Canning Culture

Canning Culture

In December 2020 / January 2021, Eat by Lauren KruchtenLeave a Comment

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The story behind Raleigh breweries’ unique can designs.

Picking out a can of beer is a personal affair and, for the adventurous, the selection may be based on how the can looks rather than what kind of beer it contains.

“People see something that looks good or sounds like an interesting description on the can—that sells it,” explains Chris Powers, co-owner of Raleigh’s Trophy Brewing Company.

Breweries throughout the city rely on unique, eye-catching can designs to attract customers and tempt them into buying their beer over others. Trophy, Crank Arm Brewing Company and Burial Beer Co. all have professional artists, designers or illustrators that create their beer can designs for them.

At Crank Arm, each beer revolves around the brewery’s cycling theme. Co-owner Adam Eckhardt has worked with former Crank Arm bartender Adam Balding, now of design firm Saturday’s Gravy, since they started canning at the brewery three years ago. Eckhardt says the names for Crank Arm beers always come first, then the can design. Ever since Crank Arm came out with its design for the Road Hazard New England IPA, a colorful, psychedelic can design, the cans have gotten more creative.

“We went from that standard, stylized can to me getting to be able to express some crazy ideas I had, and Adam has made them all happen,” Eckhardt says. “You have to have a good product and then you have to market it well, and the can design definitely helps with that.”

Powers says Trophy’s process is similar and the brewery works with three different designers: Thomas Jennings from Charlotte designs Trophy’s popular core beers; Natasha Walker from Raleigh designs the brewery’s allyship series, and Chicago-based graphic designer Charlotte Croy Hudson designs all of Trophy’s 12-ounce sour cans.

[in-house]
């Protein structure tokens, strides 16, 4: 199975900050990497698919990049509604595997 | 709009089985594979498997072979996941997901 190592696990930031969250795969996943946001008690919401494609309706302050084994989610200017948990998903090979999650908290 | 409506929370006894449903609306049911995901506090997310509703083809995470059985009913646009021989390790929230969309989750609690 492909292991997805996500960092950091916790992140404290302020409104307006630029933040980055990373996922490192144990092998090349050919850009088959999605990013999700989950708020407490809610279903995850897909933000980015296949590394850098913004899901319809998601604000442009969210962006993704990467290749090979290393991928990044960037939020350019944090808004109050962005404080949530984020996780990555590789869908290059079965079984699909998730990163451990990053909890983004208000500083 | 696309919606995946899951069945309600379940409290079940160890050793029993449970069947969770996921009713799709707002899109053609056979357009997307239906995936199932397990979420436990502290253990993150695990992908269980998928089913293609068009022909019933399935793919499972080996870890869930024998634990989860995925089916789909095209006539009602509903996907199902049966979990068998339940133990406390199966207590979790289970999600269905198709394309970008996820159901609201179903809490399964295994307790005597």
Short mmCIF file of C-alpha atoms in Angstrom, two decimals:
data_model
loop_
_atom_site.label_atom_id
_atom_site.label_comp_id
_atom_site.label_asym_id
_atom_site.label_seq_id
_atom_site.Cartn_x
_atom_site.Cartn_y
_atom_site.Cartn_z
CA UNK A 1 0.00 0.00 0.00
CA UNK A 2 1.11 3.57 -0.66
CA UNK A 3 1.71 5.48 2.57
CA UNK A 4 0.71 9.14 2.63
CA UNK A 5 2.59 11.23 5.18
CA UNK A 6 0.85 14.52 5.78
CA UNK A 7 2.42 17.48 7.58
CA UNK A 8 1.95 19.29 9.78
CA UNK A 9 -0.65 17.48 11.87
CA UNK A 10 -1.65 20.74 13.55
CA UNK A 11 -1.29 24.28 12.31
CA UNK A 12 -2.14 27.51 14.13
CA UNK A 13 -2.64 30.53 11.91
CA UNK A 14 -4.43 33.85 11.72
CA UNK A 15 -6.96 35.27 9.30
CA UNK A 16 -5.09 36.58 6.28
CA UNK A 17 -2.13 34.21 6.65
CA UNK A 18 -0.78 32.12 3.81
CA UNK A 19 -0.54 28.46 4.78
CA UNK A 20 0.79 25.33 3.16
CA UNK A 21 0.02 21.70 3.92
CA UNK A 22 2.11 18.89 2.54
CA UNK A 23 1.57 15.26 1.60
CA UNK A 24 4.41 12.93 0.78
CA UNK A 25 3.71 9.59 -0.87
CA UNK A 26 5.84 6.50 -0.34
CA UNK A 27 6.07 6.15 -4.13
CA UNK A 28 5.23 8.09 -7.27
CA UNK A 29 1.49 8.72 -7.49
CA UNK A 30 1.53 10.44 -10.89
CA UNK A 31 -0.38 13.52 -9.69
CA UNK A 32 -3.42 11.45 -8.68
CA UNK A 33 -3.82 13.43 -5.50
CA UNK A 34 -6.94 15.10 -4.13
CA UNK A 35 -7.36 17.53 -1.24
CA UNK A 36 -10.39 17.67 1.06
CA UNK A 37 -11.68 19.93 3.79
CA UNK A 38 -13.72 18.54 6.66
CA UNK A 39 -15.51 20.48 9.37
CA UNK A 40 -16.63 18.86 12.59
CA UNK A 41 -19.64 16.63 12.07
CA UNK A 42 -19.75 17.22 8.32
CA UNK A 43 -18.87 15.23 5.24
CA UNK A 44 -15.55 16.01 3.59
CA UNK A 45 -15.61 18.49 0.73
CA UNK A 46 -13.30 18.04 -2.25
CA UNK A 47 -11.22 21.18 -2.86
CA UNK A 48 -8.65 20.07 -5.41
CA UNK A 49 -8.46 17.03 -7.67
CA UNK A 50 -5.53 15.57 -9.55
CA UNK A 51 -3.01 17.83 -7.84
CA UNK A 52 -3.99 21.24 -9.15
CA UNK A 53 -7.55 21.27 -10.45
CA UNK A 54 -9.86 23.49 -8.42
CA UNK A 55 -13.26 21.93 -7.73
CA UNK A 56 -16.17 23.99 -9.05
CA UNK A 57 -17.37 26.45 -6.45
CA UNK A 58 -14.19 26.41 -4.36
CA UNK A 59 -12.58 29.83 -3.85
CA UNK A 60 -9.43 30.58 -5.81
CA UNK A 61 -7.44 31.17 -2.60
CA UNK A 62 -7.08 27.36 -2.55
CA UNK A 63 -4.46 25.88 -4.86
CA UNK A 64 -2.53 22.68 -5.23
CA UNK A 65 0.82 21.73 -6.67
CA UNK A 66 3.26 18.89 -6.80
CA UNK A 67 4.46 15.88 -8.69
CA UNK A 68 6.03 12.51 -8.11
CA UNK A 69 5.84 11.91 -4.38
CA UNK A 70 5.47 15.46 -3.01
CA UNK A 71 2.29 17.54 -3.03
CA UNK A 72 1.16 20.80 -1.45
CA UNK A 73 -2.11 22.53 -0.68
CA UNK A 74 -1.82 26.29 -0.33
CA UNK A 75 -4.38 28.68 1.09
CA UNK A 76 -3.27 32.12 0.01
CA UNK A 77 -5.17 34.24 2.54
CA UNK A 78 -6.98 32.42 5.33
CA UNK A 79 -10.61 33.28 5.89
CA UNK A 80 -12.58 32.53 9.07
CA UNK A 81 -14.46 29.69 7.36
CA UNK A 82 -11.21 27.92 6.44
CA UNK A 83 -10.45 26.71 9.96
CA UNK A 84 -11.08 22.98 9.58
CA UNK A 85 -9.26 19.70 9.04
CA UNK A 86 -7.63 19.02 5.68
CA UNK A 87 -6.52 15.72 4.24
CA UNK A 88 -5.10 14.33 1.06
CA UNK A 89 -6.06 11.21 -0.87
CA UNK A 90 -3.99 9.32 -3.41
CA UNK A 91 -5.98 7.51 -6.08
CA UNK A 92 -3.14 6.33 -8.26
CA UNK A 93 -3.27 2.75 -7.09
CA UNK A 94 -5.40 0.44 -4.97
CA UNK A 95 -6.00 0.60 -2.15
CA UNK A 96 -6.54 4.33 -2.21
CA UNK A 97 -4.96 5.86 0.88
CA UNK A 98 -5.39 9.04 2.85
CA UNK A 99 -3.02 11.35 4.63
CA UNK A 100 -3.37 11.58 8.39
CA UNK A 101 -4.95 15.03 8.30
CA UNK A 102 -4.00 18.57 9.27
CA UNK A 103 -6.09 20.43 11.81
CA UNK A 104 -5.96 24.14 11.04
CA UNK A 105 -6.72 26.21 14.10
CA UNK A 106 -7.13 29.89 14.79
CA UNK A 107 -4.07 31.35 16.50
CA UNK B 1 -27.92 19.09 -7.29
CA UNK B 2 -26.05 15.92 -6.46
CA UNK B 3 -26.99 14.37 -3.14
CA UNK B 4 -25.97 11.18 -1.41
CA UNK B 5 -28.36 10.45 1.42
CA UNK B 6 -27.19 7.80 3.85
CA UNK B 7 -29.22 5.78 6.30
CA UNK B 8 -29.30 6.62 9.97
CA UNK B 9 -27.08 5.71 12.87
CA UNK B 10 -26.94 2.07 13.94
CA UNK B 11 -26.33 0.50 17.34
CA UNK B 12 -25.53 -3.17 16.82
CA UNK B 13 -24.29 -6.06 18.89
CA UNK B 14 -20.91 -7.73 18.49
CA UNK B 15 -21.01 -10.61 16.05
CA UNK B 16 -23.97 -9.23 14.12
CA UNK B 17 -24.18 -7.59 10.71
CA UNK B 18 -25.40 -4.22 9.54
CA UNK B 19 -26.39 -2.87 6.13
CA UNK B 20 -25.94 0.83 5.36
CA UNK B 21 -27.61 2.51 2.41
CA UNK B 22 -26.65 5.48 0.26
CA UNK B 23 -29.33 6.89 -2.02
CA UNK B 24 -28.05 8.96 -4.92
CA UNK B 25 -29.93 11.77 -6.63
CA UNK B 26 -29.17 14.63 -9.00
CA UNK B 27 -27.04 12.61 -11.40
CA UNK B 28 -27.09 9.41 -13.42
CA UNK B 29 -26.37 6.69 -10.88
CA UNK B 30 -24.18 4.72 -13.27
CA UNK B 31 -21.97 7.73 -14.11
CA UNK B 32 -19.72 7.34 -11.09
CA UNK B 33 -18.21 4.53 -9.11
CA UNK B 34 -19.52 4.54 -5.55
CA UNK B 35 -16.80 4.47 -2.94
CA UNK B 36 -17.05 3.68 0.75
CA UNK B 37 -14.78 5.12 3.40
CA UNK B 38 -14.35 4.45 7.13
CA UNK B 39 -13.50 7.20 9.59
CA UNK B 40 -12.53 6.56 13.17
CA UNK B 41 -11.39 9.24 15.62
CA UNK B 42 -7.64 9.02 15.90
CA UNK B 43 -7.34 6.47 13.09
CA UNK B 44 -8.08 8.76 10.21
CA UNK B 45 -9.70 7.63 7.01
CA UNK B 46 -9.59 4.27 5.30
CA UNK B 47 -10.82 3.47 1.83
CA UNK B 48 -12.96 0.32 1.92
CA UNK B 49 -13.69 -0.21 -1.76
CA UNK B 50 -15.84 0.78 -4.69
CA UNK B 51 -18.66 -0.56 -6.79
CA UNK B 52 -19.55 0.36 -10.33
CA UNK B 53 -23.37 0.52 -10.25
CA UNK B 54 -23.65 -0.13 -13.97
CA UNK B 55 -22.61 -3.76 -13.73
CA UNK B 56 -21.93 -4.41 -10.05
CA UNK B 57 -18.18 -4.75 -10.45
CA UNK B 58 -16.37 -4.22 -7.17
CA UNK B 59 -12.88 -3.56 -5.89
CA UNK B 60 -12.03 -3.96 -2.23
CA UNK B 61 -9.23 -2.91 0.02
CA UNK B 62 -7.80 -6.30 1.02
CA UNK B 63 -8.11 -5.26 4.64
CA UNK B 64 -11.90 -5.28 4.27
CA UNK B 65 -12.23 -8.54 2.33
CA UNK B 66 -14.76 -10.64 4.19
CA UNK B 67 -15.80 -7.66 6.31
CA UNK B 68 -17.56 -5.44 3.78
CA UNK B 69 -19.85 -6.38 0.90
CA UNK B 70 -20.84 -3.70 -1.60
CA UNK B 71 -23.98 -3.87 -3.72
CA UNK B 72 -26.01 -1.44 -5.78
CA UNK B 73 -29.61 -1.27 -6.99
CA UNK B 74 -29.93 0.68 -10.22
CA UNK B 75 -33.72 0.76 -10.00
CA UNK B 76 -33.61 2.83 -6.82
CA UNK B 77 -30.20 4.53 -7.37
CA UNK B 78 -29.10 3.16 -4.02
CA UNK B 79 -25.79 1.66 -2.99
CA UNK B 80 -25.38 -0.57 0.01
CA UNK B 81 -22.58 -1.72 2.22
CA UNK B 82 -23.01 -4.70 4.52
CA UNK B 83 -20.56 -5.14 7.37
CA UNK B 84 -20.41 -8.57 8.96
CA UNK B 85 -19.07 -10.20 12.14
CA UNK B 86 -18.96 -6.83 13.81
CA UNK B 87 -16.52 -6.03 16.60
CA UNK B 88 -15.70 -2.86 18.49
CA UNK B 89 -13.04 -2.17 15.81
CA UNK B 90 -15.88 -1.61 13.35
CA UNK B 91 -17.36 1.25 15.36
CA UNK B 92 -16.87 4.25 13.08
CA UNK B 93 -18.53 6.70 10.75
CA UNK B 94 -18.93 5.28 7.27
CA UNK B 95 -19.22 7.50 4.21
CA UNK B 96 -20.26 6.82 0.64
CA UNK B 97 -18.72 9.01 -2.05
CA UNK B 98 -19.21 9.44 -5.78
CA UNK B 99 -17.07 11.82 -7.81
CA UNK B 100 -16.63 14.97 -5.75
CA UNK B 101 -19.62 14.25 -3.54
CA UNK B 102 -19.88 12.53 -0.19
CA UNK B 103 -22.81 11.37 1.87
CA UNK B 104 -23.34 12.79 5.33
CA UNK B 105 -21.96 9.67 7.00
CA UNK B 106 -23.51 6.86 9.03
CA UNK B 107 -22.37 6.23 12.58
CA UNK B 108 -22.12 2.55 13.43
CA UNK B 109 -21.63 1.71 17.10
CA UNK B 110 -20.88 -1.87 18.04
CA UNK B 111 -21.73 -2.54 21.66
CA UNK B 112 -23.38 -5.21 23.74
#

Powers says the entire process of coming up with a design, brewing the beer, getting the label approved by the ABC Commission and manufacturing the cans can take anywhere from six weeks to two months, depending on how long the designer takes and how quickly the design is approved, so breweries, including Burial Beer Co. and Crank Arm, have to plan far in advance for special beer can releases.

Burial releases around 300 new can and bottle designs each year, all of which are done by Minneapolis-based illustrator David Paul Seymour. Burial co-owner Doug Reiser keeps a journal of peculiar things he sees, reads or says during his everyday life and draws inspiration from those anecdotes when pressed to come up with new can designs and names. Most of Burial’s cans hew to the theme of the celebration of life and death.

“We’ve always tried to embrace that natural mystic piece and the regenerative function of existence here,” Reiser says. “Not only are customers stoked to drink the beer but also to check out the art and evaluate the content and think about it.”

Though coming up with new beer can designs takes time, effort, creativity and collaboration, brewers say it’s worth it for them to make sure their beers stand out among the competition.

“Product development is really crucial, from the storytelling perspective,” says Reiser. “We’ve always told people we’d never half-ass their beverage, but we’d never half-ass their experience, either. Every beer has an elaborate story.”

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